4. I can’t make sense of myself
Never have. Today it’s between learning Arabic and knowing more and accepting that Israel is a part of my story, and getting as far as I can. I am not a party to this particular conflict. I’m not a party at all. I can write about immigration policy and privacy violations and never have to say anything about Jews, Judaism, Israel, the holocaust, promises, Yiddish accents, identity, that my name means mother of all. Kabbalisticaly, it means to speak, to reveal. You can tell because of it’s numerical value.

End Times

People think the difference between religious and non-religious people is their belief in god. It’s not. It’s accompanying beliefs that have other kind of impacts.

For example: religious people know how the world is going to end. There’s going to be a redemption, a second coming, a reckoning.

That’s why the don’t have to worry about climate change, why they don’t make movies about nuclear or zombie apocalypses or alien invasions, or what happens when all the fuel is used up, or the world floods or the sun dies, or everything goes black.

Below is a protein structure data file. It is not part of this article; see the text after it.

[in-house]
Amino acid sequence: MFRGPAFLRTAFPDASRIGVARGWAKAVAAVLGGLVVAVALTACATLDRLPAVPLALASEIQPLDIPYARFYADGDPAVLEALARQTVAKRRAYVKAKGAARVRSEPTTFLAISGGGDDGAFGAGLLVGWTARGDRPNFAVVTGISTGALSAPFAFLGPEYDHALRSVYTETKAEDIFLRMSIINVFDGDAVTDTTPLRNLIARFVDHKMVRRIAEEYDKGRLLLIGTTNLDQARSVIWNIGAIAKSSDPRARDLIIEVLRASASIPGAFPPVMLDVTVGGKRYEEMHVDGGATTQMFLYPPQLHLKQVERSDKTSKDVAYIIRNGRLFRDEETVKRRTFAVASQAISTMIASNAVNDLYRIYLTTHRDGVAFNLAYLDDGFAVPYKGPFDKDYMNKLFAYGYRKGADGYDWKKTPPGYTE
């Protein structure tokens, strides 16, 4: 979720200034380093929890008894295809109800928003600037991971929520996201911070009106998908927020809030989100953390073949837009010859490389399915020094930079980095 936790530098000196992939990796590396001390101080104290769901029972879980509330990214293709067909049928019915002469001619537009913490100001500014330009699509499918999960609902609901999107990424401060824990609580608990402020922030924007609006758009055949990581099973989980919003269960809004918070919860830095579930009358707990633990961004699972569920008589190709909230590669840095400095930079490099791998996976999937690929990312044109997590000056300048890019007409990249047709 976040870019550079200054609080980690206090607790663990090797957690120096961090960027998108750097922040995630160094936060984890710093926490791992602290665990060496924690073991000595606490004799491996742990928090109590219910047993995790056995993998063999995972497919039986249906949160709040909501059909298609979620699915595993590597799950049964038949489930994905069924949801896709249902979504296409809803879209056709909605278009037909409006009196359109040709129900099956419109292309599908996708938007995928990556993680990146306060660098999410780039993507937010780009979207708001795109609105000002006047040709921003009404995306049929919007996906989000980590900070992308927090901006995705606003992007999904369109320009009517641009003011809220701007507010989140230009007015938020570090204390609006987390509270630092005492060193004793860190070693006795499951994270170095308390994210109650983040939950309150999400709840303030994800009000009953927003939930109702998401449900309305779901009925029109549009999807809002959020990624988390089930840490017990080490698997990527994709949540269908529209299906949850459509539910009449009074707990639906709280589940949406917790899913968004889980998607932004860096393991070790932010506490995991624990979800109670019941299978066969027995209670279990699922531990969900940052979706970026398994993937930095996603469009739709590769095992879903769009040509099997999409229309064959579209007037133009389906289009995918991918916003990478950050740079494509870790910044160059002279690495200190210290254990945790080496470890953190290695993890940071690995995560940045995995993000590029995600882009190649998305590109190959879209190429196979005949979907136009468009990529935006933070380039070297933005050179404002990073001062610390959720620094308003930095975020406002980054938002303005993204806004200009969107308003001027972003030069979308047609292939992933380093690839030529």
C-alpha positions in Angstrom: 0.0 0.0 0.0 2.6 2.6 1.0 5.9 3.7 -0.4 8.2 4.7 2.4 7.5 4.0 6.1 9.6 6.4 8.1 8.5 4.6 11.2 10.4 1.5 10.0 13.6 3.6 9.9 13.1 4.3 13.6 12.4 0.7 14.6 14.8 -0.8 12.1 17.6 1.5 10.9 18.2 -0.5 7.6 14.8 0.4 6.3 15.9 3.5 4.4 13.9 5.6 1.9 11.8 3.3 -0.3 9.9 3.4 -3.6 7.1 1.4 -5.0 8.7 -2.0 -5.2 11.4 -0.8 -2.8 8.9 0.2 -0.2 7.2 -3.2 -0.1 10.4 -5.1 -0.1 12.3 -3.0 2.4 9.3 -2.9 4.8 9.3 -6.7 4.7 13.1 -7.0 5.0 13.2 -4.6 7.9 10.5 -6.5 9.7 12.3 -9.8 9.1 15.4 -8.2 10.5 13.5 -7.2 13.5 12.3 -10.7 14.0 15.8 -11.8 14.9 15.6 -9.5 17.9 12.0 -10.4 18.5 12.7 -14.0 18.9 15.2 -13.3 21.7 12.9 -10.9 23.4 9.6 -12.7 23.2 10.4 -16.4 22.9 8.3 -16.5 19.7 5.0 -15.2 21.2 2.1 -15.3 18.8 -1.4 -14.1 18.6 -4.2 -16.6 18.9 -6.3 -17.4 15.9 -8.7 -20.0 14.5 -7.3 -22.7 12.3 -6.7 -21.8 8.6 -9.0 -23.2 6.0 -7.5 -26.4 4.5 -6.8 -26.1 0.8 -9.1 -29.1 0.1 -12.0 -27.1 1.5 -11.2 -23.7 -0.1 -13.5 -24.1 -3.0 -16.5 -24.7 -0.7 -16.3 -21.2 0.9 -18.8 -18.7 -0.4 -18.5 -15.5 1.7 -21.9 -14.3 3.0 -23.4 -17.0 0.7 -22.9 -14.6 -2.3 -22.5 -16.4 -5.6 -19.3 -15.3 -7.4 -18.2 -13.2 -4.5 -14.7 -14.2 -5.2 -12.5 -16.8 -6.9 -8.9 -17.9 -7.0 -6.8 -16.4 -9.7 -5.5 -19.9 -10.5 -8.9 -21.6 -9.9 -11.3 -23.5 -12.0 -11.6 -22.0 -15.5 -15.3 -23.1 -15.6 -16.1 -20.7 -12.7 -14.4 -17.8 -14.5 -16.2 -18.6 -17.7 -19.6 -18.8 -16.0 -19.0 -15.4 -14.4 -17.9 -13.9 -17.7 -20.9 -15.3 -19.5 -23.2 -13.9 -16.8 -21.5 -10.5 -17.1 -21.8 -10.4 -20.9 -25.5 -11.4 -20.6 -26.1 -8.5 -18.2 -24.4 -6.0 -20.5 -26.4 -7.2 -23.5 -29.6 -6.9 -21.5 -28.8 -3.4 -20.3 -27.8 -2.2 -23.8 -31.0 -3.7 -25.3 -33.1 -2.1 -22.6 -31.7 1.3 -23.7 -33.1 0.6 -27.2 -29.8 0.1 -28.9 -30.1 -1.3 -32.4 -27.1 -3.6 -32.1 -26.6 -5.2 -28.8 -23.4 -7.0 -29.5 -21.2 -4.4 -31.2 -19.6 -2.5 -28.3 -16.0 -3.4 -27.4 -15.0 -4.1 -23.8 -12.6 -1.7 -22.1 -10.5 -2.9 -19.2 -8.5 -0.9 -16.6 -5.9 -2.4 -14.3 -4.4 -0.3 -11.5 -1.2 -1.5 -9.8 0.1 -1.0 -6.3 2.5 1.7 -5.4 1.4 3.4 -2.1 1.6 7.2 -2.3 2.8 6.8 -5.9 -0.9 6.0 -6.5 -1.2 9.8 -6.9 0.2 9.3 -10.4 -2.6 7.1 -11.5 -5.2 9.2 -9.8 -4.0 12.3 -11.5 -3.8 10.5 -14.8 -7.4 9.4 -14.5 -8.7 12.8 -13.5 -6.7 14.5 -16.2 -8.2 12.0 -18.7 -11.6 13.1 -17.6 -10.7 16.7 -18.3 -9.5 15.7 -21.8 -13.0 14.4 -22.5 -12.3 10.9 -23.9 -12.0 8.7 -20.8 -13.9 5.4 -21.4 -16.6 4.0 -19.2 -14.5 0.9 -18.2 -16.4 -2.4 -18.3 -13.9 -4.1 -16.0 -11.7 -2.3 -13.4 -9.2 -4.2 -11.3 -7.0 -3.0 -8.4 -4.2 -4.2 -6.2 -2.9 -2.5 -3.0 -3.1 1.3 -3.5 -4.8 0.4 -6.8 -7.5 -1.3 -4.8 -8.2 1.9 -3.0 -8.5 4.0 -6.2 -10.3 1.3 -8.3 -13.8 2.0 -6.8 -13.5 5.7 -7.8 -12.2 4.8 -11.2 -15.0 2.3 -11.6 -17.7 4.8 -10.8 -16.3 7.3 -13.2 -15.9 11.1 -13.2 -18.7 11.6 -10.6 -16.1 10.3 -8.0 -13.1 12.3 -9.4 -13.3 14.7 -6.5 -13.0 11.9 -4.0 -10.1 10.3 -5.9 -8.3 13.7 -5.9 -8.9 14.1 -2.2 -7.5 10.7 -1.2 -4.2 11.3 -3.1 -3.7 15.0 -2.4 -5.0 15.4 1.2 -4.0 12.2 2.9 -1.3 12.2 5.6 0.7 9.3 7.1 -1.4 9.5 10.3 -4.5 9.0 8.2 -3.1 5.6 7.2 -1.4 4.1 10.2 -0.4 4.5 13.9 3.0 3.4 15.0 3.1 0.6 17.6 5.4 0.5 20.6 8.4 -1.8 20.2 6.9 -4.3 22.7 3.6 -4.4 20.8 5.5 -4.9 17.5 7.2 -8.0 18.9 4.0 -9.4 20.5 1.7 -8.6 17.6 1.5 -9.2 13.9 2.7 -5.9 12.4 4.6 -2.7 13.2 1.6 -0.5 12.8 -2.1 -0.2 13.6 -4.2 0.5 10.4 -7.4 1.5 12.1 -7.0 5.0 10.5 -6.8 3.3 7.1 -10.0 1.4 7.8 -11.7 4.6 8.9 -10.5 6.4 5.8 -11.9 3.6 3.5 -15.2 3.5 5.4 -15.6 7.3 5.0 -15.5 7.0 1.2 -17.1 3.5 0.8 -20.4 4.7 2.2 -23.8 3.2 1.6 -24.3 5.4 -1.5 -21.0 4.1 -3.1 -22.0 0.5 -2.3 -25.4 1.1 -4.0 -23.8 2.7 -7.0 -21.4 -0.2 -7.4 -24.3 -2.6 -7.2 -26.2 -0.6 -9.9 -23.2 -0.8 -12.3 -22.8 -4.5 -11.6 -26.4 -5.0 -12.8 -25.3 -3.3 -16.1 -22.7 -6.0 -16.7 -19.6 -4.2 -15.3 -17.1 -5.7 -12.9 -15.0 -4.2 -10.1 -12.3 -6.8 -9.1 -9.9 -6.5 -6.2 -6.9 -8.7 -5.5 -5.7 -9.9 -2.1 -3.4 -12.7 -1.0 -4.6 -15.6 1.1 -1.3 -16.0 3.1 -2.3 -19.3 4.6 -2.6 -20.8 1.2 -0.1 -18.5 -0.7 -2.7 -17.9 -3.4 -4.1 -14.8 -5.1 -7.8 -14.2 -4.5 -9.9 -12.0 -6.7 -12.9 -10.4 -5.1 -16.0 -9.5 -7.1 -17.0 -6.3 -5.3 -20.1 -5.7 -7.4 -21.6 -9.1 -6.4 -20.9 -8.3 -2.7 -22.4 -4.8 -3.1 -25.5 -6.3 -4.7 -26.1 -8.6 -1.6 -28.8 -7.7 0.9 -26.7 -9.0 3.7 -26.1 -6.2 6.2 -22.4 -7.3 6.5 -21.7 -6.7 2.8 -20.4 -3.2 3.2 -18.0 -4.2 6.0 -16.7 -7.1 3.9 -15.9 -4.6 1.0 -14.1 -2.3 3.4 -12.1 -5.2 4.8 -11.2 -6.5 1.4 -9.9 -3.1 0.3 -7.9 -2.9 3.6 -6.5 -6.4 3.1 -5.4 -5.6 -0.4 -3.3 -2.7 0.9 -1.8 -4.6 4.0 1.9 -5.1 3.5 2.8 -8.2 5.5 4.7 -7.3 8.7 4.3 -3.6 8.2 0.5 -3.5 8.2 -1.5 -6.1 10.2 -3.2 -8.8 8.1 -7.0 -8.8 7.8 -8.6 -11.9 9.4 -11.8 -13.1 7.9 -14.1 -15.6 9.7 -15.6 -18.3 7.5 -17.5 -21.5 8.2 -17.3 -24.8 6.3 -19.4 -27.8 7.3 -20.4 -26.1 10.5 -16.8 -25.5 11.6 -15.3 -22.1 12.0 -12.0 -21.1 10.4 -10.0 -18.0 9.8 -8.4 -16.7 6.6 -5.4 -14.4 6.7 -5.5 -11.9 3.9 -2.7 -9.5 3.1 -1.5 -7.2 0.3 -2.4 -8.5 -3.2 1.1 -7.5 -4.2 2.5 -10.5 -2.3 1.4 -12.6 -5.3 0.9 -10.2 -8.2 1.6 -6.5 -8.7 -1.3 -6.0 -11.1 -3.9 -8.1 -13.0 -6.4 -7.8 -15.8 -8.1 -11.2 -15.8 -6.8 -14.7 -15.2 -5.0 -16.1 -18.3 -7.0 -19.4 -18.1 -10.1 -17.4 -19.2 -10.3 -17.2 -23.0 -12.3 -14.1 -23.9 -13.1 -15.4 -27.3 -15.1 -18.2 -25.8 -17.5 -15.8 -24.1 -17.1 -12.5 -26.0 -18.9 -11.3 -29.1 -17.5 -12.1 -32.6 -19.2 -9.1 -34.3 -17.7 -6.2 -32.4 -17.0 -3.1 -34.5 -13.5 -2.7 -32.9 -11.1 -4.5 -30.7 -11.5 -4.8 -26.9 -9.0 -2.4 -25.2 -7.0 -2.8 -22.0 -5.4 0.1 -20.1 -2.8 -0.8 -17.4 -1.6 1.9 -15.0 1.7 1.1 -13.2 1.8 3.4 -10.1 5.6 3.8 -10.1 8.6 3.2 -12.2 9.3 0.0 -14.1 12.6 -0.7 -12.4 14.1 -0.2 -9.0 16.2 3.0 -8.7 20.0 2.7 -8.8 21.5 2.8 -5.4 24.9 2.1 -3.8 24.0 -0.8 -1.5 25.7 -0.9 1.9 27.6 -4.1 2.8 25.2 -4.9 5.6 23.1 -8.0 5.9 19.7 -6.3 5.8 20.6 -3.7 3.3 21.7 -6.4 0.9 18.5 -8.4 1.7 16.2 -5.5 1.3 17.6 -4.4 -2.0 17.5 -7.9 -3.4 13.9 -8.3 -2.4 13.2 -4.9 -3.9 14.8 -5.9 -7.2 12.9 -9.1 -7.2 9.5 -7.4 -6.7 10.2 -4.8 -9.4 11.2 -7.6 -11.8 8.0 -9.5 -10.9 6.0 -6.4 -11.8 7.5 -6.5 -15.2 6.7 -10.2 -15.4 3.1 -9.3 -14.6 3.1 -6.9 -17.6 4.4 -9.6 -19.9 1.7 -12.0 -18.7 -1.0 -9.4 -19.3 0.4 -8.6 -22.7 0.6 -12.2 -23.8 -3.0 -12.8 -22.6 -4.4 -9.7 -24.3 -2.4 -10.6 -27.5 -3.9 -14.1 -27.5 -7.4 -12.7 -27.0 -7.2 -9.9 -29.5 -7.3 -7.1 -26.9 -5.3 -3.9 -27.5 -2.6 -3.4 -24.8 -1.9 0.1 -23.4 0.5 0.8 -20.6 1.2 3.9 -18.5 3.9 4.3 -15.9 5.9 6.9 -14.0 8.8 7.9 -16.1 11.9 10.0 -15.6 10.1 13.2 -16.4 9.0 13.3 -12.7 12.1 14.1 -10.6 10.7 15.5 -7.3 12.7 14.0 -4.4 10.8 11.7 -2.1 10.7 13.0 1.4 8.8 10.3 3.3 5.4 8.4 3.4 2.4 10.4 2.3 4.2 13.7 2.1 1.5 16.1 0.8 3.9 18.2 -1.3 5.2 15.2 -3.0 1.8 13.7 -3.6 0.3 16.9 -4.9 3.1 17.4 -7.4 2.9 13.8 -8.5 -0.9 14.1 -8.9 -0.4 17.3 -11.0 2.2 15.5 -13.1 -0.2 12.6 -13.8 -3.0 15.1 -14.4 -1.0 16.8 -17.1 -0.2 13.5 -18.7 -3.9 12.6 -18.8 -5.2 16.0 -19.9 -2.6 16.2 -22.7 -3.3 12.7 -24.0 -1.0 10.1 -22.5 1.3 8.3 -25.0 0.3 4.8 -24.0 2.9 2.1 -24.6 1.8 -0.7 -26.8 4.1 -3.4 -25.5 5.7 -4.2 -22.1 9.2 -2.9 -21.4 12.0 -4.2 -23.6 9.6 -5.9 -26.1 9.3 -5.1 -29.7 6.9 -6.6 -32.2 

They don’t have the same fears, they don’t lie awake genuinely worried about what their grandchildren will eat.

“Science fiction”, a comic-reading, TV-watching, video-gaming teenager once told me, “is the philosophy of today.” He should know. It’s how he thinks about what makes us human vs alien vs animal vs machine. It’s how he questions self, purpose, soul, morality, social contracts. Many of the working definitions we use to function break down when you enter space, introduce new species, when you can design aliens to be any combination of feeling, thinking, communicating, acting beings.

(He tried for a long time to teach me the difference between Battlestar Galactica, Star Trek, Stargate Atlantis and various other shows that all seamed to feature very idealistic humans in uniform, strangely-shaped, pointy-eared, scaly-skinned foes, and voluptuous music scores set to scenes of deep space.)

Religious people know the answers to those questions, and if they don’t, they start from the position that there is an answer, and a body of thought from which to decipher it. To a deep-space explorer, there is only possibility.

A few days ago the mother of teenager, who is no longer a teenager, told me that he told her that he no longer believes in god. A difficult thing to hear. I guess I knew it was coming. Can god compete with science fiction?